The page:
Lauren: That doesn’t seem like a treat.
Pat: Well in retrospect it really becomes one of your most memorable experiences because you survived it.
Bunny: Yeah, that’s right.
Pat: Most of my most memorable experiences are all weather-related. (Laughter)
Jonelle: I can understand that.
Pat: I was very happy, my goal at Devil’s River was to survive. I was on survey. I’d never been on survey before, and you’re going down in to the canyons and up the sides.
Bunny: Wearing your snake guards.
Pat: Yes, we were just looking carefully and trying not to get lost from the group. I really quit looking for artifacts, I just looked at my feet the whole time. All I saw were my feet, because I was watching where I was putting them. But my favorite thing, and this is… one of my favorite things is discovering how adaptable archaeologists are, the people that go to field school. At Perryton, which is a death trap for tornadoes, and bad storms, oh tents were destroyed one year. My car levitated, actually, while I was in it once. But it hailed…
Jonelle: (Laughs) Yes it did!
Pat: The hailstones were as large as softballs.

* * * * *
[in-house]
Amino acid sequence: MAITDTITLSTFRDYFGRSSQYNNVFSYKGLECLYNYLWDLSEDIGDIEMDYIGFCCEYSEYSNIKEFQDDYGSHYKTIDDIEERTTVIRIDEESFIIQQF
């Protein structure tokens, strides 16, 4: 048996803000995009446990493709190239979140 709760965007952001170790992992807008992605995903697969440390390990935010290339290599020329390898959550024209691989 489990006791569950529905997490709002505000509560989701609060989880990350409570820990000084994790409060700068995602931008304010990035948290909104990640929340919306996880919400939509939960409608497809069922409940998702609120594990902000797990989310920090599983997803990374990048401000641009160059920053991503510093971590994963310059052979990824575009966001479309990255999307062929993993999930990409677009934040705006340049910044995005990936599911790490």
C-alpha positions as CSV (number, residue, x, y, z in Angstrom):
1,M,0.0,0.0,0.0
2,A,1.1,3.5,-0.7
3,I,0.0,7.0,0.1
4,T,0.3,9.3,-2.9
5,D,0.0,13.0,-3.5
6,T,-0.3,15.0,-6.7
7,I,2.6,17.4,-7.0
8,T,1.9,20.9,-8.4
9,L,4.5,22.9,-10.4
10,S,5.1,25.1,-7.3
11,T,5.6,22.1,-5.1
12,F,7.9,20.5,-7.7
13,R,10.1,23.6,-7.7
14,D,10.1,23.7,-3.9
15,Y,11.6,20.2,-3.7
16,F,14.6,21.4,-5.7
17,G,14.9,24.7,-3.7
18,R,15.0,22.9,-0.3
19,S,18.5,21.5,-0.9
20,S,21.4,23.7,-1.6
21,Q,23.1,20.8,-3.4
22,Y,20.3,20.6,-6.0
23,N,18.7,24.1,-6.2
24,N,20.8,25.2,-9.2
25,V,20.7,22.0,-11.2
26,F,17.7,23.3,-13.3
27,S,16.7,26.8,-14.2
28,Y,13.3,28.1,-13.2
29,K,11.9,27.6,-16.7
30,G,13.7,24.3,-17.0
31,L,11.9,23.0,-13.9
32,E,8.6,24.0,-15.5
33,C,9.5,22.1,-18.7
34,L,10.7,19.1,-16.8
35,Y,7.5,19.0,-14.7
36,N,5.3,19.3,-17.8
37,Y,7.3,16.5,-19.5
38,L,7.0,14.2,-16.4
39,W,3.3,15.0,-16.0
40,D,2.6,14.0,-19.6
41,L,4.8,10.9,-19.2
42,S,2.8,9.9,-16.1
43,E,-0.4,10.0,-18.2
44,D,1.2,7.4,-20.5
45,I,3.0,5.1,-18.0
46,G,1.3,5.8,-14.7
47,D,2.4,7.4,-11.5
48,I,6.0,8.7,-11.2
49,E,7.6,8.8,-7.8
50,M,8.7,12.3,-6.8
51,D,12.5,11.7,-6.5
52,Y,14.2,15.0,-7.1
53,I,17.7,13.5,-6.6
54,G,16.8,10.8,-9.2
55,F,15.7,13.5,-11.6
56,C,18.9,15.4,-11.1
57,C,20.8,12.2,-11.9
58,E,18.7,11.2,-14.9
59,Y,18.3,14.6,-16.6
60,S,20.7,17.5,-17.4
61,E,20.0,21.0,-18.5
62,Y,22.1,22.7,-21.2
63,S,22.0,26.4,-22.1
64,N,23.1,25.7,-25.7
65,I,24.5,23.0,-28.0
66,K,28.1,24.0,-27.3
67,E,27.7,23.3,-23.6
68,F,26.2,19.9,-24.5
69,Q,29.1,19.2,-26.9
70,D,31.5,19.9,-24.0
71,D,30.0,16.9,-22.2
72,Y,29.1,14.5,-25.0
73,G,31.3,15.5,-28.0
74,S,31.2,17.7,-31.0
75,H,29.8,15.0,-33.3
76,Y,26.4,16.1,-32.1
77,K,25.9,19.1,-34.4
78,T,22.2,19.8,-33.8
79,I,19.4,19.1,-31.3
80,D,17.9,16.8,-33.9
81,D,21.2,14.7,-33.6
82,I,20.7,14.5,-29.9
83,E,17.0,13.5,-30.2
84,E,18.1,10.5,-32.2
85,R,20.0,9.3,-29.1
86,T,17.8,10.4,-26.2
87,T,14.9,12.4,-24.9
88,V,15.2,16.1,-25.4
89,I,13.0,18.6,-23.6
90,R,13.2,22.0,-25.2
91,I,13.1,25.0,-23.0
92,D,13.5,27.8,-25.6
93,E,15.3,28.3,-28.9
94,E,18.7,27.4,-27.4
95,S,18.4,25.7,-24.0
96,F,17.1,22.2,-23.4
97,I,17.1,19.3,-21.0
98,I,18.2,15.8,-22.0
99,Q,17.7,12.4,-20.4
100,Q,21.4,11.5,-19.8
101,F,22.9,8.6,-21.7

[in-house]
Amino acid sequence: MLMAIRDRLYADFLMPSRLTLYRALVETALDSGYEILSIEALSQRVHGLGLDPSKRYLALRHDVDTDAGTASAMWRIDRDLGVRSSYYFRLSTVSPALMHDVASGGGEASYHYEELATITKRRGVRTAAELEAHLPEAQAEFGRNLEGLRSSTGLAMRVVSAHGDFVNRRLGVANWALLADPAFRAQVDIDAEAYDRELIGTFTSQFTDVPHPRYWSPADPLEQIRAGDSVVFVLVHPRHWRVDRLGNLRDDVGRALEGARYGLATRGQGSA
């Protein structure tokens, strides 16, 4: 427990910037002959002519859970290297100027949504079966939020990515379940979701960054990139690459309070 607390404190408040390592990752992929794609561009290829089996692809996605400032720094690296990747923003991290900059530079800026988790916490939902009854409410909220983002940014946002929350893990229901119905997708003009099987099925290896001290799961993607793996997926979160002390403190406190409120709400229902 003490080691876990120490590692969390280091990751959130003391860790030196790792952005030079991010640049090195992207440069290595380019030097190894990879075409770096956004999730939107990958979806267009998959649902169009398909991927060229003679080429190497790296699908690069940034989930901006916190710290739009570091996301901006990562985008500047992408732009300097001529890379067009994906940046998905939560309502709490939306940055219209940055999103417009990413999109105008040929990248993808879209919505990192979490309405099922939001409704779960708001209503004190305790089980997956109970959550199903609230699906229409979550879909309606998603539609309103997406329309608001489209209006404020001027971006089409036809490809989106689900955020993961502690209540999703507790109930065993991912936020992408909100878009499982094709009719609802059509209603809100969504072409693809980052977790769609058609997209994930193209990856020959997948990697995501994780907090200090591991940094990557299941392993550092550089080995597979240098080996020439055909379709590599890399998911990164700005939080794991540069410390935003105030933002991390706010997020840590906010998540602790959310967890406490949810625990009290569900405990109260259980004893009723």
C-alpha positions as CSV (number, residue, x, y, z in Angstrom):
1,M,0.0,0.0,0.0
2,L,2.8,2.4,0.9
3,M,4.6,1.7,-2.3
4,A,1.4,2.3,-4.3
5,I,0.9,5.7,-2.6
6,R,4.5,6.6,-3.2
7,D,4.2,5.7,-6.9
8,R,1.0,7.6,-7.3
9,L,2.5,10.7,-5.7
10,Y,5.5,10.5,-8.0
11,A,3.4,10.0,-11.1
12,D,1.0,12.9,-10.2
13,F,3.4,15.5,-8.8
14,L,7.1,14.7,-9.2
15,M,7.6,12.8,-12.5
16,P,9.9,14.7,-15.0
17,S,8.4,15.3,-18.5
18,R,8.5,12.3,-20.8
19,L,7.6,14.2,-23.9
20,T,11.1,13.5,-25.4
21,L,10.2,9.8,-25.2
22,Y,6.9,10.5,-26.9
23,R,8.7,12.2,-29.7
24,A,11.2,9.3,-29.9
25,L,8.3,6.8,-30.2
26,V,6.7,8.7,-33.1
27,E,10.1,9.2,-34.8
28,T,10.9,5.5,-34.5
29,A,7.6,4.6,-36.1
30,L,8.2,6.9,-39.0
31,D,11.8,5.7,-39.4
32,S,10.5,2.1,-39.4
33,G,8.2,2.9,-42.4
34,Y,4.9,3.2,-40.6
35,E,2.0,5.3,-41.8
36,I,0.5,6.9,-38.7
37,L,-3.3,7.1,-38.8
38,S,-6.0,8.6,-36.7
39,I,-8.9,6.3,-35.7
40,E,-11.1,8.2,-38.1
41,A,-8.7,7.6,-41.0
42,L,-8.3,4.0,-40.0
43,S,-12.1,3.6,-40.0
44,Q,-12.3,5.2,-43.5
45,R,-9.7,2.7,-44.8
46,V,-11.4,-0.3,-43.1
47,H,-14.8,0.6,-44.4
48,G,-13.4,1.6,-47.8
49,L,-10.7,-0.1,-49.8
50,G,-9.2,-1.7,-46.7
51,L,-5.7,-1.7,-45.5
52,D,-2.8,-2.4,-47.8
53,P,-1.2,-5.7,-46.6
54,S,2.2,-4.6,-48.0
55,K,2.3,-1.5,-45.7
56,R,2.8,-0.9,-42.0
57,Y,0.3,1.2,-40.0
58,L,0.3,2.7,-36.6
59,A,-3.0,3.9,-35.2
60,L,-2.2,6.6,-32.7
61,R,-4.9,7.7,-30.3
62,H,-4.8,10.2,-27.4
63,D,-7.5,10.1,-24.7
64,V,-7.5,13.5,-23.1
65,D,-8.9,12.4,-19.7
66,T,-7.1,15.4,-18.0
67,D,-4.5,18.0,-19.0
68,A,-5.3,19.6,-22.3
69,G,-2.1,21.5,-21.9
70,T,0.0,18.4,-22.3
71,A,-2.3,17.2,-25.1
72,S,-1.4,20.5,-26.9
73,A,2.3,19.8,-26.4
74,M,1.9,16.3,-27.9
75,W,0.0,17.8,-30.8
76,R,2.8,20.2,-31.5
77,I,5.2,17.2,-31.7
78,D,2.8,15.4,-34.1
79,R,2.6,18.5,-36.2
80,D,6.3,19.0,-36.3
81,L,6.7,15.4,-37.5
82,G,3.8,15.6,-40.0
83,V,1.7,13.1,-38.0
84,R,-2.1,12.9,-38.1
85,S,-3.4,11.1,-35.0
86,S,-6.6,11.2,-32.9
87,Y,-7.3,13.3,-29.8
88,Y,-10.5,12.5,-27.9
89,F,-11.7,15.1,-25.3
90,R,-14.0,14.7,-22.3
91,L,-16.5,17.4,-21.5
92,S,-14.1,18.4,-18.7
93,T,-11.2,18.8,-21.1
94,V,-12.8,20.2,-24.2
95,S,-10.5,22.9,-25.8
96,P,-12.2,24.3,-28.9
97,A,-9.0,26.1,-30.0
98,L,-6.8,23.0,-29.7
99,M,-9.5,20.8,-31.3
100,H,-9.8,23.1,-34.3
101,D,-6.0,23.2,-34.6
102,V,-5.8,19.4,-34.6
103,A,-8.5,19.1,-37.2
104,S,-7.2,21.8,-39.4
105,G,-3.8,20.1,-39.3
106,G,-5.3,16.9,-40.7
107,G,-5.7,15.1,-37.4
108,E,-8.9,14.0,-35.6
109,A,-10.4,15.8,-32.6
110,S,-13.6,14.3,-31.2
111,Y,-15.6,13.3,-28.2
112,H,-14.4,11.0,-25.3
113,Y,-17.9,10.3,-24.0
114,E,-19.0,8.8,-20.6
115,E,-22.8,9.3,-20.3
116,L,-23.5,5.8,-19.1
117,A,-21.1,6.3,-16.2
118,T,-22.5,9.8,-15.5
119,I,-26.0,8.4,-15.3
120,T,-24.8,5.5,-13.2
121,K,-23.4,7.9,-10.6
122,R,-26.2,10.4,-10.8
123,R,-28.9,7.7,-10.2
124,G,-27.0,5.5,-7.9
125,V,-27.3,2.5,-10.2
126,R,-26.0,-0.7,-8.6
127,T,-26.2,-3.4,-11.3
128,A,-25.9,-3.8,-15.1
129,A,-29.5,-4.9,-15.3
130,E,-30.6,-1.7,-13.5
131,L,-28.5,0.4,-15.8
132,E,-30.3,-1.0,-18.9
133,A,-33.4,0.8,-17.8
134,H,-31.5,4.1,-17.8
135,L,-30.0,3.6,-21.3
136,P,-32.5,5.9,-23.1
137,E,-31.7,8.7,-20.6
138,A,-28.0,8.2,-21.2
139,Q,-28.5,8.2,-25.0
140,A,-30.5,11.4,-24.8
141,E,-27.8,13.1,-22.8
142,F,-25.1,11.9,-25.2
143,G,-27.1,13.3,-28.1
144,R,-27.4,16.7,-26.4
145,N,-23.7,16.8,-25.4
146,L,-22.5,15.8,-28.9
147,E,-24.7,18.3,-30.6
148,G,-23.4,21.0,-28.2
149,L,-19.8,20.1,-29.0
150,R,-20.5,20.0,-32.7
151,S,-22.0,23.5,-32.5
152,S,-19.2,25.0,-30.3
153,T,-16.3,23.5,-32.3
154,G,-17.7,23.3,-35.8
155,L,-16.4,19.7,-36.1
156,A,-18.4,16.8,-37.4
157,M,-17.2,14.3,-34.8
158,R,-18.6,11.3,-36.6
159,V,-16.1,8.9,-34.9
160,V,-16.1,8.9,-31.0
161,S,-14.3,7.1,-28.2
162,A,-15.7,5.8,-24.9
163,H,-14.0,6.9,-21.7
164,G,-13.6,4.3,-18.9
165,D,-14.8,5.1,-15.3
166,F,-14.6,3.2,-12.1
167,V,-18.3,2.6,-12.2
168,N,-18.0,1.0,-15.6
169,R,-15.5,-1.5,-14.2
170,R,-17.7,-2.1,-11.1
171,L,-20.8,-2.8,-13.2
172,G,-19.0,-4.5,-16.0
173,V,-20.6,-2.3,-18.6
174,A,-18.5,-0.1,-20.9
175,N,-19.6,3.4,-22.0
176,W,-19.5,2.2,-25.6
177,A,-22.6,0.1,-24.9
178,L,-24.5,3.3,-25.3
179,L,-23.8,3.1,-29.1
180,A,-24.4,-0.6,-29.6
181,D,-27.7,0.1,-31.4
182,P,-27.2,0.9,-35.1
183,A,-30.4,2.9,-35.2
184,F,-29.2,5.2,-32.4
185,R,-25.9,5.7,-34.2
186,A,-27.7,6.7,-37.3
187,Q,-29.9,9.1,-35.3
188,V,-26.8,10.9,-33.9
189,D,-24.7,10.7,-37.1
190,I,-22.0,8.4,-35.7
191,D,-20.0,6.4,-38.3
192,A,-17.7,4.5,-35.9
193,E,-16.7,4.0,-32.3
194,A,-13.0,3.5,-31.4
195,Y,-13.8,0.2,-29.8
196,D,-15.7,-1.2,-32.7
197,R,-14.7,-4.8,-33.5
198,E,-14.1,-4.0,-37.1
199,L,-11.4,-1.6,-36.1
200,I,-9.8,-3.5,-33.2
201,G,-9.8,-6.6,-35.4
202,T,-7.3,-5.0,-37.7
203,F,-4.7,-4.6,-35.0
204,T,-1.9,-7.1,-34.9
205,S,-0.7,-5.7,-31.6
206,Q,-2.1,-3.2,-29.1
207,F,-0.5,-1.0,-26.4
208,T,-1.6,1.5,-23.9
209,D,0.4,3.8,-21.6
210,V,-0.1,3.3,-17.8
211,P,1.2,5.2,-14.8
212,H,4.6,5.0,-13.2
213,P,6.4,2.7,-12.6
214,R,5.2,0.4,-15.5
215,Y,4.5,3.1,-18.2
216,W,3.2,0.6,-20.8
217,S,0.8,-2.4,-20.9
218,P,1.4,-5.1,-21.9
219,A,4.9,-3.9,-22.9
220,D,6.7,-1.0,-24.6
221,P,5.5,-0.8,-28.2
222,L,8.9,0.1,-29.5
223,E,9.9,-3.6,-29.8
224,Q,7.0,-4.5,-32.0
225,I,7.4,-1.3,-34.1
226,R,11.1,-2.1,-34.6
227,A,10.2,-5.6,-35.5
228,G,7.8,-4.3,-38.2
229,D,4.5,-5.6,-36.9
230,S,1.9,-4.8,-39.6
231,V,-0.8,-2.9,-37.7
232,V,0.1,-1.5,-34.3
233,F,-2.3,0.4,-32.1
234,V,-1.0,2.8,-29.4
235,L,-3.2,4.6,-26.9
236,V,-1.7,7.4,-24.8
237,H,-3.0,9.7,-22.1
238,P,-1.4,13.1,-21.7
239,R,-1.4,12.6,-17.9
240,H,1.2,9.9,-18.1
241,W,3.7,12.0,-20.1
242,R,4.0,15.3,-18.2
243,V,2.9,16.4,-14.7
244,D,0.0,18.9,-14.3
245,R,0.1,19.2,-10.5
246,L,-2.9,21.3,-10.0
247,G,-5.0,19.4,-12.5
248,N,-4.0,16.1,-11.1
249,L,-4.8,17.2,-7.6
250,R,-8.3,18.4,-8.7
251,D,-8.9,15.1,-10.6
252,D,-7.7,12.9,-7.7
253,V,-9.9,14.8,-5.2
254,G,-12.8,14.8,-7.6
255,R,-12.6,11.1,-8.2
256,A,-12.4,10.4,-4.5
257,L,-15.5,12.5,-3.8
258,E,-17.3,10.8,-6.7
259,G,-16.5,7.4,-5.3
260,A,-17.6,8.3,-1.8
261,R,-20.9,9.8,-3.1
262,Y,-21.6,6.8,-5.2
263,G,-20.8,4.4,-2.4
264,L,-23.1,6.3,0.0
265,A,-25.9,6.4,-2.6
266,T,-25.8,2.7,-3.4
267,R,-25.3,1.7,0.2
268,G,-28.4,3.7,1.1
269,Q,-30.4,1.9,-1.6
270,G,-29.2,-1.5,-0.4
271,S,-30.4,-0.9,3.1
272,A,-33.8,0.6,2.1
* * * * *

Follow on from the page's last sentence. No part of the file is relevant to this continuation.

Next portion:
Jonelle: Yes they were!
Pat: And it was crazy, chaos for a while. Then it’s all over, it passed pretty rapidly, and then all the archaeologists come out, and they’re gathering the hailstones to put in their ice chests, because then you don’t have to go buy a bag of ice! (laughter) And I just thought, I love it! I love these people. It’s like, oh, that was bad, look at my truck, it’s all dented up, BUT! I’ve got ice.
Bunny: And this is all volunteering, but at field school we actually pay money for it! (Laughter) And then we volunteer on top of it!
Pat: I just love that in those people.
Jonelle: You just make the best of it. And everybody looks out for everybody else, you know. If your tent blows down and you’re in town or something, you come back and it’s properly put up for you again. It’s like summer camp for grown ups.
Pat: It really is, only we’re nicer to each other than children. (laughter)
Lauren: You have a good field school story, Jonelle?
Jonelle: Well, nothing stands out in my mind. My first field school was 1990 and I’ve been to every one except one. I missed 1999. But every year, seeing your old friends and just making new friends every year. Tent camping was a wonderful experience. I did that many years, I guess until 2009. Eight. 2008, switched to a camper. I worked on digging crews all those years, and switched to lab when I started the newsletter, so that would be… 2003 I switched to lab. I wanted the flexibility of being able to get up and walk out and take pictures for the newsletter, and have a little more freedom than you have when you’re on a work crew. So I”ve been in the lab ever since.
So after that first field school, I just met the most wonderful people, you know, right off the bat, and I’m still friends with everybody, and it’s just kind of been a good experience for me. I’ve met the neatest people I’ve ever known in my whole life in this TAS group.